“Expert opinions are needed and the best way to aggregate and articulate  opinions is for the House to call for a public hearing on  the whole issue of reducing extrajudicial killings and strengthening the operational capability of the police to discharge their functions of providing public safety and security without violating human rights,” he said.

Nwanguma, argued that: “Most of what police claim to be ‘accidental discharges’ are actually premeditated cases of extrajudicial killing.”

He questioned why trained policemen “so frequently kill, accidentally, the people they are employed and paid to serve and protect,” and concluded that the Police only try to cover the act by calling it accidental discharge, “due to the rarity of police investigations into these frequent cases of killings by their personnel, with a view to determining if any killing was intentional or accidental.”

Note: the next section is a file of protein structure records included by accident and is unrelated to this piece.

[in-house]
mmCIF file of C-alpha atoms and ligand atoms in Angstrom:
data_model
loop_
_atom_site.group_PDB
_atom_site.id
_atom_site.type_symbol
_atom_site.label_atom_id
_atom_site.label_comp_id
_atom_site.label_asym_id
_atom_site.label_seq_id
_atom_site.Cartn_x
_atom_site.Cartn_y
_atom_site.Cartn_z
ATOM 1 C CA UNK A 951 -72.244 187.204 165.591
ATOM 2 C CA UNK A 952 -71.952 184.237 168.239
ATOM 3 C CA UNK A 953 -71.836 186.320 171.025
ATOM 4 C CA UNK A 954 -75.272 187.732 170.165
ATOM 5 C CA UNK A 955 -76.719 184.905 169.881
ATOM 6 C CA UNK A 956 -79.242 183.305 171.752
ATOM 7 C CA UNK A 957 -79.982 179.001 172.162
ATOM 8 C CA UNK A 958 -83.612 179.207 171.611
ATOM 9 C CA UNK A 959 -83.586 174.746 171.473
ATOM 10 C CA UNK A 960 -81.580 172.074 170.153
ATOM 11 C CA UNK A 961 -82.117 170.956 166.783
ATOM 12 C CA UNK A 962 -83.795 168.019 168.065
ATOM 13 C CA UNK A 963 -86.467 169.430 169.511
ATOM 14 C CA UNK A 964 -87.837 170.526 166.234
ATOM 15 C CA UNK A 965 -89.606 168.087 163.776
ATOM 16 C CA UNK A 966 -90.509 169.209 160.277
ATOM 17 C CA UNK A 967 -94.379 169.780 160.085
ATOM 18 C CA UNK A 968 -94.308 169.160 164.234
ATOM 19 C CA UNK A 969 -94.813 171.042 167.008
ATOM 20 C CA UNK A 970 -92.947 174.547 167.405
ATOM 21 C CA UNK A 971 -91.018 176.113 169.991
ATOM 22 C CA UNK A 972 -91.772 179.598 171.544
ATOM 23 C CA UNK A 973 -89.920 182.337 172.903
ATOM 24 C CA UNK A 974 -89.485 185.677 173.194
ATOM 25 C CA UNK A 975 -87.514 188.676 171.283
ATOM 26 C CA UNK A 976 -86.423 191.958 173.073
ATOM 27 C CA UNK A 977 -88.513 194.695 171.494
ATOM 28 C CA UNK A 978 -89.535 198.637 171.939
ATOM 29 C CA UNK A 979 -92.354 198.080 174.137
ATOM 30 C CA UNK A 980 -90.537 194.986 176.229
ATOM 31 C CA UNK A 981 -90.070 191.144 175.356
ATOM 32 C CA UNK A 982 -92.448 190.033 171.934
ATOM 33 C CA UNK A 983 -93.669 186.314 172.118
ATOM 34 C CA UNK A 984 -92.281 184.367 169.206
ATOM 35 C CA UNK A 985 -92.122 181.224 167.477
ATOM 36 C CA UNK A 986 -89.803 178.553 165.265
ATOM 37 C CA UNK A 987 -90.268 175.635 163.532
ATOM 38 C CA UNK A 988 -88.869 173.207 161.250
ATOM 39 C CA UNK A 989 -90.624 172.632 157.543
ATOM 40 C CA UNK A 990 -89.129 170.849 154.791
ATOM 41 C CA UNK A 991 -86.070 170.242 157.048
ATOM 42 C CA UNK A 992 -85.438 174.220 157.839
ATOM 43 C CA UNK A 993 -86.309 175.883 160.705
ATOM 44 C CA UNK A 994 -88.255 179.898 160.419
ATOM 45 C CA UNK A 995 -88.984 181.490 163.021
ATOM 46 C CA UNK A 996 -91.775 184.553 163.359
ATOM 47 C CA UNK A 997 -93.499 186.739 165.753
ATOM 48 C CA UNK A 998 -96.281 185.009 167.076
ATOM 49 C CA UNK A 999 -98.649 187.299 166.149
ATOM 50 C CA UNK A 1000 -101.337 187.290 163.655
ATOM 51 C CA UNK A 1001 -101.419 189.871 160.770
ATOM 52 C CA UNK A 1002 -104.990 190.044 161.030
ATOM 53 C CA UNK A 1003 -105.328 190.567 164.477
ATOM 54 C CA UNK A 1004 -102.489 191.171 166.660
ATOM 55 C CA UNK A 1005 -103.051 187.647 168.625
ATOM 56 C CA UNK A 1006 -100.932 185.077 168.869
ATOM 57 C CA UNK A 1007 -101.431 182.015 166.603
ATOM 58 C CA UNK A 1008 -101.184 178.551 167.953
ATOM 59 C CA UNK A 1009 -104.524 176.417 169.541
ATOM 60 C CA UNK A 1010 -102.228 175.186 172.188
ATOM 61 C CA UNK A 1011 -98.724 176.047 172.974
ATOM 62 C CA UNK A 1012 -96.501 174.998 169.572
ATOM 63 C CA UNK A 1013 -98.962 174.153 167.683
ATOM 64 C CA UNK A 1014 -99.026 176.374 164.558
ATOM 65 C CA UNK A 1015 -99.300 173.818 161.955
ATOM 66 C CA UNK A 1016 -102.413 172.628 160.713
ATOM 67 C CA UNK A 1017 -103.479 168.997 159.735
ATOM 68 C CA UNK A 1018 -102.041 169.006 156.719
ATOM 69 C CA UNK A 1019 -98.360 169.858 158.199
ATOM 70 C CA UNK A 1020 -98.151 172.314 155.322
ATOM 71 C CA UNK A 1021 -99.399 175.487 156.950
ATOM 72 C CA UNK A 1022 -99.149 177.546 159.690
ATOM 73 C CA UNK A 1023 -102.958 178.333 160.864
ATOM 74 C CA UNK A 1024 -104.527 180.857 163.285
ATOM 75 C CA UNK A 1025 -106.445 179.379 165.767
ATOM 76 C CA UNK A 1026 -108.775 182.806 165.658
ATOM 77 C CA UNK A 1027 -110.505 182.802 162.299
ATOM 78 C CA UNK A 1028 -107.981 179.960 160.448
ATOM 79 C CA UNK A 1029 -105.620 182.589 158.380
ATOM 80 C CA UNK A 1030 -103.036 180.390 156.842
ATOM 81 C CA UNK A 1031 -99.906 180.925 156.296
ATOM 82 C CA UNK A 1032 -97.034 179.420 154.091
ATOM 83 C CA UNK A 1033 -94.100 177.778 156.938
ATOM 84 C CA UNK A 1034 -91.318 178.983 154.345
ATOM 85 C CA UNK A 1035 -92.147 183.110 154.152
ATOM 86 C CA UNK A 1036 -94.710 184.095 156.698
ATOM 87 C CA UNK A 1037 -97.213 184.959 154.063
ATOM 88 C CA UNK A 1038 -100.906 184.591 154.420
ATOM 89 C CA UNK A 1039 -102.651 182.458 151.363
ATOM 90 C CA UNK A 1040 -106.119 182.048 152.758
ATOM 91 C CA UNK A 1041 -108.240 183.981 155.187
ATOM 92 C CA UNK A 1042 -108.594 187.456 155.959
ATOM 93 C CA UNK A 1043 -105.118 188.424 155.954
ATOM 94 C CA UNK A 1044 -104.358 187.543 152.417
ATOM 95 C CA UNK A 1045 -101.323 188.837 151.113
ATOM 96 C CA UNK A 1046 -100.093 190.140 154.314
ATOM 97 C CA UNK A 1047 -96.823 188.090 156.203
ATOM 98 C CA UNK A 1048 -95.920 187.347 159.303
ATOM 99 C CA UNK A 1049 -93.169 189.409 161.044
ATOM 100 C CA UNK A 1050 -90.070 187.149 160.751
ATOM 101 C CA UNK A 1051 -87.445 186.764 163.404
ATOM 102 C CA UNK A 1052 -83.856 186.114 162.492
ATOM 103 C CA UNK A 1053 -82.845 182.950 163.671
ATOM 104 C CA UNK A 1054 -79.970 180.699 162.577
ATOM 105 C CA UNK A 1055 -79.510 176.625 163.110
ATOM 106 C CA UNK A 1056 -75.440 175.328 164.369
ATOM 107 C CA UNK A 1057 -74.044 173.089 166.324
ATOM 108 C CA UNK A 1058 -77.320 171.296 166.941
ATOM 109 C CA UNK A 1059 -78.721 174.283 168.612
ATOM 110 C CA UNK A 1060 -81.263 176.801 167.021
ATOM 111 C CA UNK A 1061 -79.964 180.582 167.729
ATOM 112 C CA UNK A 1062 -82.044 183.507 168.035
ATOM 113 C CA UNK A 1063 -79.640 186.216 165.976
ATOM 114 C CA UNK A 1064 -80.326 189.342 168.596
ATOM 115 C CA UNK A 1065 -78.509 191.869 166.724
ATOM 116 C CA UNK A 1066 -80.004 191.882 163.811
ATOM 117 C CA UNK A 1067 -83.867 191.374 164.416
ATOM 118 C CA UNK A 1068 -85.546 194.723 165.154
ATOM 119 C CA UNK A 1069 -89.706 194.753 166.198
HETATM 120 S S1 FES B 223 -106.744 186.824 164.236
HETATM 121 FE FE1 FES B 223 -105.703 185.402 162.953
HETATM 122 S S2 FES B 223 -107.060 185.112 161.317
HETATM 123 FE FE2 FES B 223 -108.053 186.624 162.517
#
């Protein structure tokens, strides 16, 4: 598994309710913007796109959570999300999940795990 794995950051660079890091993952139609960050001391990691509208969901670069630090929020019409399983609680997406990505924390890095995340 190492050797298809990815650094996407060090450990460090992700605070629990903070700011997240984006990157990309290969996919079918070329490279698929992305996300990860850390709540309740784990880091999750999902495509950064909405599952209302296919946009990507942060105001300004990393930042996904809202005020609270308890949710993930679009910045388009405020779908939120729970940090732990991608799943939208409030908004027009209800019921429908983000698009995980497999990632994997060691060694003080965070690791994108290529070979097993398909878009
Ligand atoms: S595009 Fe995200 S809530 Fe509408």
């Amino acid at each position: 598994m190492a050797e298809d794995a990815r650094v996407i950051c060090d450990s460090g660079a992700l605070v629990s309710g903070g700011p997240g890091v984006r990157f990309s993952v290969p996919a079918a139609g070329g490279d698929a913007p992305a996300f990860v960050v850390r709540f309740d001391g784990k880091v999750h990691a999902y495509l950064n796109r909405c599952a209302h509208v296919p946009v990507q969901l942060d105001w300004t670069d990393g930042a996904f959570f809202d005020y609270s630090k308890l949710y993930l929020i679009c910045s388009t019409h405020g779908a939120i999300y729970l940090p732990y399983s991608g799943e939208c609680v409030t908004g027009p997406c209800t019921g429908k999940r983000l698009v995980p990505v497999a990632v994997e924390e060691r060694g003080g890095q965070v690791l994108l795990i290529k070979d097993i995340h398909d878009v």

In 2014, Emmanuel Ojukwu, then Force Public Relations Officer (FPRO) had also said at a Forum of Spokespersons of Security and Response Agencies (FOSSRA)/I-Nigerian Initiative media briefing in Abuja, that “there is nothing like accidental discharge because every gun has a safety lever. You must have cocked the gun before it fired and you only cock a gun when you have the intention of firing…”

The position of the House of Representatives has created anxiety considering that Mr. Arase is due for retirement in June, and it is not clear whether his successor will share his passion for checking abuses by police officers. Mr. Arase also introduced the Complaints Response Unit (CRU), a platform through which members of the public can report abuses by police officers in the discharge of their duties.